The National Energy Management Institute (NEMI) announced the appointment of Cassandra Kline as the director of certification for the International Certification Board (ICB), effective October 16, 2023. Kline brings a wealth of knowledge and commitment to this role, having served as NEMI director of construction technology. She also assisted with ANAB/ANSI (ANSI National Accreditation Board/American National Standards Institute) duties.

“We trust her dedication to excellence, leadership skills, and deep understanding of our organization make her the perfect candidate to lead our certification program into the future,” said NEMI Administrator Lisa Davis. “We are excited to see her bring the same level of dedication to her new role.” 

“What can women do in the trades” was the Google search that changed everything for Lisa Davis, who was recently hired as the administrator for the National Energy Management Institute Committee (NEMIC).

After working a series of odd jobs both in and out of the trades and experiencing pervasive discrimination, she had almost given up on the building trades as a career path. But in 2008, after Googling that question, Davis found the website for Oregon Tradeswomen, an organization that focuses on providing opportunities for women in building trades apprenticeships. She enrolled in the organization’s trades and apprenticeship career class, which eventually led her to the apprenticeship program at SMART Local 16 (Portland, Ore.).

Today, Davis would be the first to tell you what women can do in the trades: She is now the first woman to serve as administrator of NEMIC.

“I am very excited to be a part of the NEMIC fund — there are so many powerful initiatives that this brilliant team is working hard on moving forward to help bring more work to our members,” she said, also expressing her gratitude to those who came before her. “I’m looking forward to continuing to collaborate with our contractors on what efforts best serve our industry to give us the edge, and to bring public and stakeholder awareness to issues that matter the most, like energy efficiency and public safety.”

“Lisa is a fantastic choice to lead NEMIC into the future,” said David Bernett, former NEMIC administrator and current SMART international representative for U.S. Northeast Region 1. “She worked closely with our NEMIC team over the last several years, and her work ethic, integrity and honesty shine through in everything she does. Honestly, on more than one occasion I wished I had hired her instead of the ITI [International Training Institute], because she is just that good.”

Davis took an unconventional career path into the sheet metal industry. She originally attended the University of California, Davis, where she earned her Bachelor of Science degree in microbiology. With aspirations of becoming a doctor, she then moved to Oregon to attend the Oregon Health and Science University in Portland. She also became a perfusion assistant, helping monitor the medical equipment that keeps patients’ hearts and lungs functional during surgeries.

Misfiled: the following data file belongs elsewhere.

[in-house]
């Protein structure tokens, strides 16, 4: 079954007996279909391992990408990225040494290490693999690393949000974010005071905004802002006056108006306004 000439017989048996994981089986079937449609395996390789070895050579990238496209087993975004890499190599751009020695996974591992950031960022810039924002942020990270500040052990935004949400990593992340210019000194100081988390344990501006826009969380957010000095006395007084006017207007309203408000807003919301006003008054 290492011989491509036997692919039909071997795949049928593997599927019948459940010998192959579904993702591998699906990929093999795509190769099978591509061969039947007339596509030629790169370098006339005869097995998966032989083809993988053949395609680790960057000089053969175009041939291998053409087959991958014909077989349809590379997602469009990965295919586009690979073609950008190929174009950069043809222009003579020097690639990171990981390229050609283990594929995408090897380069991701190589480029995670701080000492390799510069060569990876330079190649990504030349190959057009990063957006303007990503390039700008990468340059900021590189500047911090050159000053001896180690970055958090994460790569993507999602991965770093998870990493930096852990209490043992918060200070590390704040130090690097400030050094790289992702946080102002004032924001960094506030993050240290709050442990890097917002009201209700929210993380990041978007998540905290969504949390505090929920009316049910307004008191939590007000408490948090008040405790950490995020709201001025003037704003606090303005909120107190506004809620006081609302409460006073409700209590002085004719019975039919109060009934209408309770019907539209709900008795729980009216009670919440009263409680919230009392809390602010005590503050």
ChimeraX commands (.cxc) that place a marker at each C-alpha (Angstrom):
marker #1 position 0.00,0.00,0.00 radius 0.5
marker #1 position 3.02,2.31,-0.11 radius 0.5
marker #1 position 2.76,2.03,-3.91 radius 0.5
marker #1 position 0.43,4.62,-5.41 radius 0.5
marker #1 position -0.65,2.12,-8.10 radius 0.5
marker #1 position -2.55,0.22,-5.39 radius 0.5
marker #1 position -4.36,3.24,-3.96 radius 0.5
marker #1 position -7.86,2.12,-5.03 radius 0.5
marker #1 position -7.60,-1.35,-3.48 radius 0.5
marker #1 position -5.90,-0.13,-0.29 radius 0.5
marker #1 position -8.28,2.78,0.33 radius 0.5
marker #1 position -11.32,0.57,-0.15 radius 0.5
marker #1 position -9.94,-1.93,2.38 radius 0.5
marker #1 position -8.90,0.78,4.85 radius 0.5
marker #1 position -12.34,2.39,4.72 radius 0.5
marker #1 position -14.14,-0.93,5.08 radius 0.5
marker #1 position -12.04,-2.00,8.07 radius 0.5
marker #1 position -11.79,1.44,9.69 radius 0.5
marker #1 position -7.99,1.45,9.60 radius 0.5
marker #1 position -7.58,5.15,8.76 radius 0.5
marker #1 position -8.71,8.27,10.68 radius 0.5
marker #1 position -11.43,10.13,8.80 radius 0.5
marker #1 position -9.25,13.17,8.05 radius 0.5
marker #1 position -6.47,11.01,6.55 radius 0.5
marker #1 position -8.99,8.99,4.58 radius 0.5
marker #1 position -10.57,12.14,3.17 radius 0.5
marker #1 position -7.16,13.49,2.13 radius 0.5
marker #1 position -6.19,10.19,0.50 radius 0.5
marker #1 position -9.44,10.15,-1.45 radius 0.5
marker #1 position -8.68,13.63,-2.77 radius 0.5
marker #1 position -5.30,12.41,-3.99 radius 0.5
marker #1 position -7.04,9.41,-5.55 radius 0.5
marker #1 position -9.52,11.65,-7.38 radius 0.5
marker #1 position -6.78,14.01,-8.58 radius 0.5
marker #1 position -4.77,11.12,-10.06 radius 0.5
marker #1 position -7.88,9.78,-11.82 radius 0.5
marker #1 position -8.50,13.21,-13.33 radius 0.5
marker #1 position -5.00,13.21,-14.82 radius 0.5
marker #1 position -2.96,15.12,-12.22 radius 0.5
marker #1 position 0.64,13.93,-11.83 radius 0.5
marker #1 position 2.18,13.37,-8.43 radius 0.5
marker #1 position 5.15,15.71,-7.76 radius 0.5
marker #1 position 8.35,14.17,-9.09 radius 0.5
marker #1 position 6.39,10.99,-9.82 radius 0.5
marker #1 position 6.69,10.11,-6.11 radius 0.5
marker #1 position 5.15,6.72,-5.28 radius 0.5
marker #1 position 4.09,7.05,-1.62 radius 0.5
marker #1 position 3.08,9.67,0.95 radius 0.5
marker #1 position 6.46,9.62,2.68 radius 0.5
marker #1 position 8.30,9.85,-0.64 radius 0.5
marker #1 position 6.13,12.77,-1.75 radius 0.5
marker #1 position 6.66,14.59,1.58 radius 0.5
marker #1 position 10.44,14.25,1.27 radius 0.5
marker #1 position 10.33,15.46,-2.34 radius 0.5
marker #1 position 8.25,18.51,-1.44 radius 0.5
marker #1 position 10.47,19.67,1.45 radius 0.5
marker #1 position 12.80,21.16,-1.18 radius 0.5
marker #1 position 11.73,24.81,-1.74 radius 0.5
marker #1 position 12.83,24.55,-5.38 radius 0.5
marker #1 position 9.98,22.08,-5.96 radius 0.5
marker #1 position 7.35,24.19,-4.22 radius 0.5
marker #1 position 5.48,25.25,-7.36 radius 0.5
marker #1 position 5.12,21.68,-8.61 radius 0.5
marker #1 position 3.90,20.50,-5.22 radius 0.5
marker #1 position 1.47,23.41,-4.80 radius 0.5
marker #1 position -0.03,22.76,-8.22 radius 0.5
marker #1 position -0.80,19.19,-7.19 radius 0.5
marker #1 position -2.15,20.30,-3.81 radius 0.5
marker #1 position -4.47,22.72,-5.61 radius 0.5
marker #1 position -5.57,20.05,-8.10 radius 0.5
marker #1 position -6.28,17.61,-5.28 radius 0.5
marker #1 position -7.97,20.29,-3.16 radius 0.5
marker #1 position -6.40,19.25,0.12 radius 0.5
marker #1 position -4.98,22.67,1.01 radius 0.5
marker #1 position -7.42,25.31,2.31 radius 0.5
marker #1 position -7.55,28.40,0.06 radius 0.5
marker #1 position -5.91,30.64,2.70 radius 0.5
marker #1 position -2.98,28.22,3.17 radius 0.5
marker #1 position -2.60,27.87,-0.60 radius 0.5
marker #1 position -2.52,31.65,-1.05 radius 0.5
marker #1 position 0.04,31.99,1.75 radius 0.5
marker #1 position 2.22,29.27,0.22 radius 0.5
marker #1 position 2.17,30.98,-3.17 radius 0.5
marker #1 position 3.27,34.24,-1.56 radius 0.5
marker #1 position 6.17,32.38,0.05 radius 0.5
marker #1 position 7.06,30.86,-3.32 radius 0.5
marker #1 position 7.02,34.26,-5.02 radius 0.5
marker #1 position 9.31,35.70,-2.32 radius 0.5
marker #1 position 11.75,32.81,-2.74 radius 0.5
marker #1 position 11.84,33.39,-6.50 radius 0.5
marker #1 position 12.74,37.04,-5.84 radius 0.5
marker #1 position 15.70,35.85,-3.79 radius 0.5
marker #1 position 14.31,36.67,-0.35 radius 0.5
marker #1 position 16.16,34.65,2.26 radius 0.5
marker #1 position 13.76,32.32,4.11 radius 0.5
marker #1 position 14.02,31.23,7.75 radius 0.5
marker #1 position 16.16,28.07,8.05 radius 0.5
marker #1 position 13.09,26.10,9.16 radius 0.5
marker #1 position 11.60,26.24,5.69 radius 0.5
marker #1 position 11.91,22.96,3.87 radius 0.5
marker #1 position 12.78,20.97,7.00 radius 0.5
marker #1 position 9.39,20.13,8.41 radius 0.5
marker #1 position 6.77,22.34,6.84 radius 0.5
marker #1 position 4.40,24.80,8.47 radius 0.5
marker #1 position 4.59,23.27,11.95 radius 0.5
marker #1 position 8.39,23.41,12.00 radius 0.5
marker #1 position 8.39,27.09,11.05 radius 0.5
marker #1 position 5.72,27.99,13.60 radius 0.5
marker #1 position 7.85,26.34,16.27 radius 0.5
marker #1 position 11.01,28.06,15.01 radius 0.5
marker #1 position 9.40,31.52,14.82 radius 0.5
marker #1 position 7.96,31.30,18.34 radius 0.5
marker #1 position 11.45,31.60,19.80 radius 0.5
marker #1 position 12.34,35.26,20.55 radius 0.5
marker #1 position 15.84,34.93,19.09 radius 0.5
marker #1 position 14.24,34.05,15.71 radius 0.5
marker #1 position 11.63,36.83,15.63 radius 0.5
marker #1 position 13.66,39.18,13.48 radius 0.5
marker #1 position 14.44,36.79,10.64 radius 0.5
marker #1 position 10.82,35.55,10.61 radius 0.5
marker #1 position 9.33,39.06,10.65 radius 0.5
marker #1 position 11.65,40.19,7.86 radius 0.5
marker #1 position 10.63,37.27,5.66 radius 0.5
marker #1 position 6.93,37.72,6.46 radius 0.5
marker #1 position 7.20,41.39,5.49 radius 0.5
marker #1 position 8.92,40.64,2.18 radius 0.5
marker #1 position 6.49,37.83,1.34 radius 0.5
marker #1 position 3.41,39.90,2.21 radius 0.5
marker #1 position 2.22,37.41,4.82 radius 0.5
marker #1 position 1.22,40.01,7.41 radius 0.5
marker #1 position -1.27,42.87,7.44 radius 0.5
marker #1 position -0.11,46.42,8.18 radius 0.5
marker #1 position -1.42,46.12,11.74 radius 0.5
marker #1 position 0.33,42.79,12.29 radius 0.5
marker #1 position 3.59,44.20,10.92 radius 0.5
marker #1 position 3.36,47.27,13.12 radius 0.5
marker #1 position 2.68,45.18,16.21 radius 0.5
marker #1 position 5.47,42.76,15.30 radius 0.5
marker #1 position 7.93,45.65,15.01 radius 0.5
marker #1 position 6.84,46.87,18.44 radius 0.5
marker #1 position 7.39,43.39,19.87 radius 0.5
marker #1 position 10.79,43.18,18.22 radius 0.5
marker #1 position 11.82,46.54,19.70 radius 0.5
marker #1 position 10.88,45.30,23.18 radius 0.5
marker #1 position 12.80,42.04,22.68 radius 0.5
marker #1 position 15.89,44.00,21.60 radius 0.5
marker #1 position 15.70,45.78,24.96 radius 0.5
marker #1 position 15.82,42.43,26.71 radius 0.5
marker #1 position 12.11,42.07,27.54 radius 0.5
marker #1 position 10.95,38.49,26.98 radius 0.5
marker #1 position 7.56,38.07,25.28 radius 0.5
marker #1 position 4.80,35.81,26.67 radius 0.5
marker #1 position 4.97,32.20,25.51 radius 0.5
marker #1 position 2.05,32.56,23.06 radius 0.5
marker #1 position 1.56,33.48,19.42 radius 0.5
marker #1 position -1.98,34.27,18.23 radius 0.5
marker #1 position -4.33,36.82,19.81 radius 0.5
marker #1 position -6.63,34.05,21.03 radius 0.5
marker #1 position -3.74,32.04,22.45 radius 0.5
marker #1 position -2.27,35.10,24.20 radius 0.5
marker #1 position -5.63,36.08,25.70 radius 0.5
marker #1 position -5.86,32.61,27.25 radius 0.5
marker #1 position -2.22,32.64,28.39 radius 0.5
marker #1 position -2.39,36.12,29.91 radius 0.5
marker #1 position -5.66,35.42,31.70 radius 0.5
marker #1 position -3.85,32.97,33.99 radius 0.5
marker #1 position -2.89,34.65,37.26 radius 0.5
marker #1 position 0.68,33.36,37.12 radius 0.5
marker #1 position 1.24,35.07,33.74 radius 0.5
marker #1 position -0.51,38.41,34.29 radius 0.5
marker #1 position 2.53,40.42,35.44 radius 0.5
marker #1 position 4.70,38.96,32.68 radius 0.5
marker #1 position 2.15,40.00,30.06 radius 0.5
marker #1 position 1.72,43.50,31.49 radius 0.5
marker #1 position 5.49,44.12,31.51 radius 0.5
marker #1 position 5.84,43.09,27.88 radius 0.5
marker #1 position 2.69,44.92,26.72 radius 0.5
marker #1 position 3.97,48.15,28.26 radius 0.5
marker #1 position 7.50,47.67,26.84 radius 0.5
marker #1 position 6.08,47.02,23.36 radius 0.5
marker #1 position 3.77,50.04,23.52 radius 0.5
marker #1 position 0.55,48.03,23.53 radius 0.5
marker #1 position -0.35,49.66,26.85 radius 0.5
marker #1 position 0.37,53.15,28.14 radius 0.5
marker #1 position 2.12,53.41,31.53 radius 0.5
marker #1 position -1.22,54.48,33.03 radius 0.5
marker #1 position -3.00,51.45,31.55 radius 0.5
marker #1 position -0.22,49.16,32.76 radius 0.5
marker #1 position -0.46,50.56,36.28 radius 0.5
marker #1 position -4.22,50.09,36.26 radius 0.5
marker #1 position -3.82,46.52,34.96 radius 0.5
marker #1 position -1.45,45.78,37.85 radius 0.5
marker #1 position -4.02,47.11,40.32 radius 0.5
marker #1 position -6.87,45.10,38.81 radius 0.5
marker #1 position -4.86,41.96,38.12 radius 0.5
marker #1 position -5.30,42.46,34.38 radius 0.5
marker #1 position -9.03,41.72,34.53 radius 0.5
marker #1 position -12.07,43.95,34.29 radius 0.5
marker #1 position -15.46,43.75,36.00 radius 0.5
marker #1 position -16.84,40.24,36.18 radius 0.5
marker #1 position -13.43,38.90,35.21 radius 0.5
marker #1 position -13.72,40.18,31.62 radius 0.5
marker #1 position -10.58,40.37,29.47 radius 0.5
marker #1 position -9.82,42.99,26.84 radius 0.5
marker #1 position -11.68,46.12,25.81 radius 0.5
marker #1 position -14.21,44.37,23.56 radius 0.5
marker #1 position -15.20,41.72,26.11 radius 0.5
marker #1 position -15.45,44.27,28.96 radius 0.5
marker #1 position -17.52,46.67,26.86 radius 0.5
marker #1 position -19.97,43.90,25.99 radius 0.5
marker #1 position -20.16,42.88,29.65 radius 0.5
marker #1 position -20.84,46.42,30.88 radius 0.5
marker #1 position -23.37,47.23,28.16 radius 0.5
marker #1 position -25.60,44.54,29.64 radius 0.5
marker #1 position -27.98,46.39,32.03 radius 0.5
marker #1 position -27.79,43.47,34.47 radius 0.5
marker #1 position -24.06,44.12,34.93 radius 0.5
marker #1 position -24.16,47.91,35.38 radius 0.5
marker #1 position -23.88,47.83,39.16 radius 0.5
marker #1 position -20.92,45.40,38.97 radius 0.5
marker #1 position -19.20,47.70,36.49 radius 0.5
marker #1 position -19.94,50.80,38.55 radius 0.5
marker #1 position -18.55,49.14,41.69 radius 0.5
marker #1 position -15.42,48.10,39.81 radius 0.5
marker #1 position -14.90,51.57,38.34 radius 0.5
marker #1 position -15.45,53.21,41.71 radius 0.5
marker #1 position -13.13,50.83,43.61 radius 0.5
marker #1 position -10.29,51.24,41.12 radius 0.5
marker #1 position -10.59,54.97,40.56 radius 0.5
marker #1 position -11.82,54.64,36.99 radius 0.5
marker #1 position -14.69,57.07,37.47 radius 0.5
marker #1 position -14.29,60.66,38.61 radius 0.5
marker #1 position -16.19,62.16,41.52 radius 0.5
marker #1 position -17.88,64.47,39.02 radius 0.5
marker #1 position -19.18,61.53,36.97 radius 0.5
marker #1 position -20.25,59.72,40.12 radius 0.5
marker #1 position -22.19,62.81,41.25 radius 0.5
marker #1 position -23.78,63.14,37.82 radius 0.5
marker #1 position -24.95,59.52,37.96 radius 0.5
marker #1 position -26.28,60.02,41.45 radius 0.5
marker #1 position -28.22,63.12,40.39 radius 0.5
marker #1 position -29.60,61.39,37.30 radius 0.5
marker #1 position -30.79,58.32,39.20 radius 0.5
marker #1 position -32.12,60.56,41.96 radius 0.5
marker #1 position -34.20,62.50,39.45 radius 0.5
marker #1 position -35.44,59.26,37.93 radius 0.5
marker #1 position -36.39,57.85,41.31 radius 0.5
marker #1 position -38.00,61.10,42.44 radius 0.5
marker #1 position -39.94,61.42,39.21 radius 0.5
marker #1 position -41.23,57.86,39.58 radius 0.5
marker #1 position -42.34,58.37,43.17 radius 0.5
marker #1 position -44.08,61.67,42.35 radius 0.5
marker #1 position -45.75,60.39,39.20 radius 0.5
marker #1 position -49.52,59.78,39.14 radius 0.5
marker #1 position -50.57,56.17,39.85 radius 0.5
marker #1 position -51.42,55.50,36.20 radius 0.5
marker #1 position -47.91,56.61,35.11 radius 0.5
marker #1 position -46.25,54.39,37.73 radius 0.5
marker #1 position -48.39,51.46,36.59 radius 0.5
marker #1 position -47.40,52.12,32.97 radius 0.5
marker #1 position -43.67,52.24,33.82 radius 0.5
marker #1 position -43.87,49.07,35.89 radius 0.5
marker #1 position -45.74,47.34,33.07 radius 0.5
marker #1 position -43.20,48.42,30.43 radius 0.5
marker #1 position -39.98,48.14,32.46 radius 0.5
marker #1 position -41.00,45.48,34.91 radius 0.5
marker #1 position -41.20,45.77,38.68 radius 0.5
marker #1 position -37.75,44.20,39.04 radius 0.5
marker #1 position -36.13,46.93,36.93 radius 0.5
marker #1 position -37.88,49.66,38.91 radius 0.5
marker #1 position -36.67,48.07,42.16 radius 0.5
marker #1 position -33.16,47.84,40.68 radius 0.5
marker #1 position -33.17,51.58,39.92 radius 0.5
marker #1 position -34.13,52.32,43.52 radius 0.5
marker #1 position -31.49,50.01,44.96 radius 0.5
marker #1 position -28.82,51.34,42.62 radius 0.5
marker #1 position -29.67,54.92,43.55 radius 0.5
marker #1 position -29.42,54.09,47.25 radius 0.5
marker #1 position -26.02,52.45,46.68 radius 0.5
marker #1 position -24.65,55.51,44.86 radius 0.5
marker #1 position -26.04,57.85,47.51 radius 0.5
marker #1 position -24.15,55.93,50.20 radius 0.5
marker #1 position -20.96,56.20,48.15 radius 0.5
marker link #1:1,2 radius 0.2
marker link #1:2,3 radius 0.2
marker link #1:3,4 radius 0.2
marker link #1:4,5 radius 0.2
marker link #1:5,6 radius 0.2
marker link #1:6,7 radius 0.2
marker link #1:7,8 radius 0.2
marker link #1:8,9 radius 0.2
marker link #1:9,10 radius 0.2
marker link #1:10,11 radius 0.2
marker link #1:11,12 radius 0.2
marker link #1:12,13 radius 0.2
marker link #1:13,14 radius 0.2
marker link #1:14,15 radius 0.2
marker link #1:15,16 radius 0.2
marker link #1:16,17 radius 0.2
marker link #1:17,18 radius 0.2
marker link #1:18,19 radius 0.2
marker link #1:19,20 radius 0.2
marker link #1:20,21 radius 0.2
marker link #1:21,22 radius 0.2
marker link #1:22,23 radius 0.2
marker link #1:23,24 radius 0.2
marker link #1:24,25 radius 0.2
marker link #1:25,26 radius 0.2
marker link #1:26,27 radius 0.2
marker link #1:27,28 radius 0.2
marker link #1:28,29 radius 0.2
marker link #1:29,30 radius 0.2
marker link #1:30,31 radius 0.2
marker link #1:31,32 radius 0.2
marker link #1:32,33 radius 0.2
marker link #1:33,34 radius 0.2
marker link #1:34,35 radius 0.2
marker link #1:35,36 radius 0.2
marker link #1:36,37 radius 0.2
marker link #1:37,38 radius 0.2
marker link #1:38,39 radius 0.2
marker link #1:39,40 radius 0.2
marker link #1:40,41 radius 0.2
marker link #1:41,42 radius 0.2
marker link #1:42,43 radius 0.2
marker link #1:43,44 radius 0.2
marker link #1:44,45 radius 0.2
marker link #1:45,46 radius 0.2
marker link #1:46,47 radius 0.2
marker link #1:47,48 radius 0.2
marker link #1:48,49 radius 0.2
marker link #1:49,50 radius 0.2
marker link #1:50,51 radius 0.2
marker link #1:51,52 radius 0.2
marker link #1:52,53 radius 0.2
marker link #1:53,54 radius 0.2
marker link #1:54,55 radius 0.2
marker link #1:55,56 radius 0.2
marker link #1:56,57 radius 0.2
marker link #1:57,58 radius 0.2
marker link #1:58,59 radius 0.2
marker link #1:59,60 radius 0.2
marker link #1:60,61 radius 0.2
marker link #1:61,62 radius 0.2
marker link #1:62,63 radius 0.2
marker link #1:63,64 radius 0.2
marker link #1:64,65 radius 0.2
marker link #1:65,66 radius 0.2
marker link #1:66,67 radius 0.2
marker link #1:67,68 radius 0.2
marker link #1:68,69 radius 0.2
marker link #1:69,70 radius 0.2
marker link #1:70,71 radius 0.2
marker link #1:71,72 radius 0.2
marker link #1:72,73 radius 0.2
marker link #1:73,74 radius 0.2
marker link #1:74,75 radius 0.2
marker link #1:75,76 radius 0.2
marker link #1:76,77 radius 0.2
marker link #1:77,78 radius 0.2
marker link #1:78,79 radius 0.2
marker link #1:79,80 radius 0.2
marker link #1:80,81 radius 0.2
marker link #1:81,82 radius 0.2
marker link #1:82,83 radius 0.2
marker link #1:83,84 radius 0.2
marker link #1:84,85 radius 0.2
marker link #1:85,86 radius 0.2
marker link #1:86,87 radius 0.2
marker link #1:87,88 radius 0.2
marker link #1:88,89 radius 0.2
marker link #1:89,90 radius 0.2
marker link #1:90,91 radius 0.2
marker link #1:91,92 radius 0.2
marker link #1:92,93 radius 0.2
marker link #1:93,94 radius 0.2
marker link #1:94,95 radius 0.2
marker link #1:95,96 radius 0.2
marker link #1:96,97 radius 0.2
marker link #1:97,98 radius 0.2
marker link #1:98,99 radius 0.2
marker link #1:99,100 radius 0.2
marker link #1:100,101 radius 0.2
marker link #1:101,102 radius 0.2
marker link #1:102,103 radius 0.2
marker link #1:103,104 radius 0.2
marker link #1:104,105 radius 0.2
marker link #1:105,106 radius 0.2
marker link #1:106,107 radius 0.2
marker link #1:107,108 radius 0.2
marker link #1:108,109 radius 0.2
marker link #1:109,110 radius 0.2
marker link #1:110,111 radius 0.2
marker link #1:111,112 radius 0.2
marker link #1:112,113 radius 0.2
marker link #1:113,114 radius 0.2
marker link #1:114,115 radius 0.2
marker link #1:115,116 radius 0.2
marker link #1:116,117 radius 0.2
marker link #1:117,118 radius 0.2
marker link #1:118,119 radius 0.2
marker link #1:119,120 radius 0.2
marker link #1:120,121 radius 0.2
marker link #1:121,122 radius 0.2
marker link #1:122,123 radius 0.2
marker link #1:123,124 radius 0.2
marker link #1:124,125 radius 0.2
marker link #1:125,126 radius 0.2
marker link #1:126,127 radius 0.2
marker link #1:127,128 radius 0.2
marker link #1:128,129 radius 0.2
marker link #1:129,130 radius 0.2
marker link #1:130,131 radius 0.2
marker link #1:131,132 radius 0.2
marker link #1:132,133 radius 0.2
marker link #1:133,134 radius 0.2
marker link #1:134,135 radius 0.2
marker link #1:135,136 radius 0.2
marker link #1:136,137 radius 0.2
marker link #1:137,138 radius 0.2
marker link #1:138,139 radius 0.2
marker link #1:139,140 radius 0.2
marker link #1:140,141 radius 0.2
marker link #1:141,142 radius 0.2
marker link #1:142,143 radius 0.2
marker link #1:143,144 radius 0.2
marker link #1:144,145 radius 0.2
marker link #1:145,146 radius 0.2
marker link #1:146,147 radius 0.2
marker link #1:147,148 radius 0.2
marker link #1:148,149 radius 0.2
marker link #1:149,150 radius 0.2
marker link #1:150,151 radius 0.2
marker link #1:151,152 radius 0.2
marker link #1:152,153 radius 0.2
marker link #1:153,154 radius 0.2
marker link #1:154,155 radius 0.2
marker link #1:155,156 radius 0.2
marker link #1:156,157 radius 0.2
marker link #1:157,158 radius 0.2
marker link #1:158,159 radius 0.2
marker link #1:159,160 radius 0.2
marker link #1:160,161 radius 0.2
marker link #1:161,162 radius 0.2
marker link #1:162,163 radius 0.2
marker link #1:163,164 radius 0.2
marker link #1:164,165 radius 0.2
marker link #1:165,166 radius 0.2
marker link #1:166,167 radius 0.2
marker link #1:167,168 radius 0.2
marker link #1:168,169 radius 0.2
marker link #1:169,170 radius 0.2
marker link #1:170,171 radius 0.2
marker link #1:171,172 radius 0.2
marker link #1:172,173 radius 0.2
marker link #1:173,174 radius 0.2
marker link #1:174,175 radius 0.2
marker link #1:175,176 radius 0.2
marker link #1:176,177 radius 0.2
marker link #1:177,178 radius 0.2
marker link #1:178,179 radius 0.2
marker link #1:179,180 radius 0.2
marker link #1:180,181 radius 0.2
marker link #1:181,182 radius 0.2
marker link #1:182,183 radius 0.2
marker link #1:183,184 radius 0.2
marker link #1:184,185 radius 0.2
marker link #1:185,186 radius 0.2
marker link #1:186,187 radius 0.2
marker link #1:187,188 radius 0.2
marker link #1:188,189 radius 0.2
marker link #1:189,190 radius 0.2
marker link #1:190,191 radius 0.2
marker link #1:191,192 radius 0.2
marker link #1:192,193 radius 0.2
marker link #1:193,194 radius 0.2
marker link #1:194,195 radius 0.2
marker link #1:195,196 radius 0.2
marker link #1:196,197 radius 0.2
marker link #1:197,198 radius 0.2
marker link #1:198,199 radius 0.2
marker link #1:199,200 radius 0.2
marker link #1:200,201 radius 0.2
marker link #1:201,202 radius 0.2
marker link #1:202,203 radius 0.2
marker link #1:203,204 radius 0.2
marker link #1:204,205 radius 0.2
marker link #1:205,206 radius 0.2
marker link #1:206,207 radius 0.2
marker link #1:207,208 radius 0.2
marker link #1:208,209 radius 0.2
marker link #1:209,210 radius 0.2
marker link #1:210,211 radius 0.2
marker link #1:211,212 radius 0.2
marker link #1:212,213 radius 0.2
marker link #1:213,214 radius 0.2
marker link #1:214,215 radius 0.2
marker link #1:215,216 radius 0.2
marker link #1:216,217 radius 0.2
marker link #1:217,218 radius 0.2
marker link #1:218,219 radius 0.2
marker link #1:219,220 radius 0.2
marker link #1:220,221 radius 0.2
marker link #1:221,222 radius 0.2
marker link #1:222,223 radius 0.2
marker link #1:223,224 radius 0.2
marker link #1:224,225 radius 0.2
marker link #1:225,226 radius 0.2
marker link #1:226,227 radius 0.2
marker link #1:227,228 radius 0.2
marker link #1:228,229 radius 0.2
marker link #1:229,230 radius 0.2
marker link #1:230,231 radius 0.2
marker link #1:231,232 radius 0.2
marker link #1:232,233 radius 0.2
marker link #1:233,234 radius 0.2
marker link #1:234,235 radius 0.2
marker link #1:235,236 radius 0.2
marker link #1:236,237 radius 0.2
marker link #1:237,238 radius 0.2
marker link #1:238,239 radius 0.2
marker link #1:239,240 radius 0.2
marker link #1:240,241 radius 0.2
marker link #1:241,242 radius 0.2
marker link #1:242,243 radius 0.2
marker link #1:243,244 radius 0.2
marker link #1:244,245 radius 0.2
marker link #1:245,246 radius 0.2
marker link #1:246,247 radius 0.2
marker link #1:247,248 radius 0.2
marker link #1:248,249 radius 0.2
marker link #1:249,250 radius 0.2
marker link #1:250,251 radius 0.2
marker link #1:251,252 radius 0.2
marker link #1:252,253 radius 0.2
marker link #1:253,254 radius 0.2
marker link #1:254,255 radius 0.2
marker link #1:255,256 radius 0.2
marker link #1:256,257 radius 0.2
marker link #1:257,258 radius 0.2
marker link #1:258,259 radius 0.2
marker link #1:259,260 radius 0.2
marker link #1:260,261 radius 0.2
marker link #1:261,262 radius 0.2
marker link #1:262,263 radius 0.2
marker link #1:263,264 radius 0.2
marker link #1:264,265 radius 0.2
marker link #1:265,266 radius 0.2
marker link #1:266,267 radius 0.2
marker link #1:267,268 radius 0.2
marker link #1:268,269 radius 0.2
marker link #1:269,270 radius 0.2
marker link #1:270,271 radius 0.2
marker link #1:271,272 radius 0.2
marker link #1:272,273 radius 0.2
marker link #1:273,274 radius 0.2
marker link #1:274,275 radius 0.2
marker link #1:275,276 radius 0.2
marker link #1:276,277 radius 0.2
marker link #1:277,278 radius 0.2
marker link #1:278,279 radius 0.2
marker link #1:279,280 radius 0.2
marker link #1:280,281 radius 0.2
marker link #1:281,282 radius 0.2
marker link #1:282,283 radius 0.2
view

The job was grueling. Davis worked 20-hour shifts and was on call day and night. She felt burned out after only two years and realized medicine wasn’t for her.

Davis had worked in a bowling alley as a mechanic during her undergraduate studies, so she found a similar position in Oregon. Not only was the work taxing — as the only woman on the job, she faced consistent misogynistic behavior from the mechanical staff. It was around that time that she entered that fateful Google search.

While her studies at Oregon Tradeswomen restored her faith that she could find a career in the trades, it took almost two years for her to be accepted into the Sheet Metal Institute, Local 16’s five-year apprenticeship program. It was 2008, and the country was at the height of a recession. Jobs were sparse.

Once Davis began her training at the Sheet Metal Institute, she proved to be a dedicated and skilled apprentice. Within a year of journeying out, she was recruited by her alma mater to develop and implement a service apprenticeship program. In 2016, Davis was hired as a full-time service apprenticeship program instructor at Local 16, and she began working at the ITI just two years later.

“Lisa has had the words ‘first woman’ attached to her name a lot over the past several years,” said Dan McCallum, executive director of the Funds, which comprise NEMIC, ITI and the Sheet Metal Occupational Health Institute Trust (SMOHIT). “While the distinction is important and notable, it didn’t factor into our selection process. Lisa was, by far, the most qualified candidate for the job.”

Aaron Hilger, CEO of the Sheet Metal and Air Conditioning Contractors’ National Association (SMACNA), concurred.

“I couldn’t agree more with Dan’s assessment,” he said. “Lisa is the most qualified person for the job, and I am very excited to work with her. Lisa’s strategic leadership at NEMIC will help SMART members and SMACNA contractors gain market share and work hours, and help guide us through the complex waters of indoor air quality and ventilation verification.”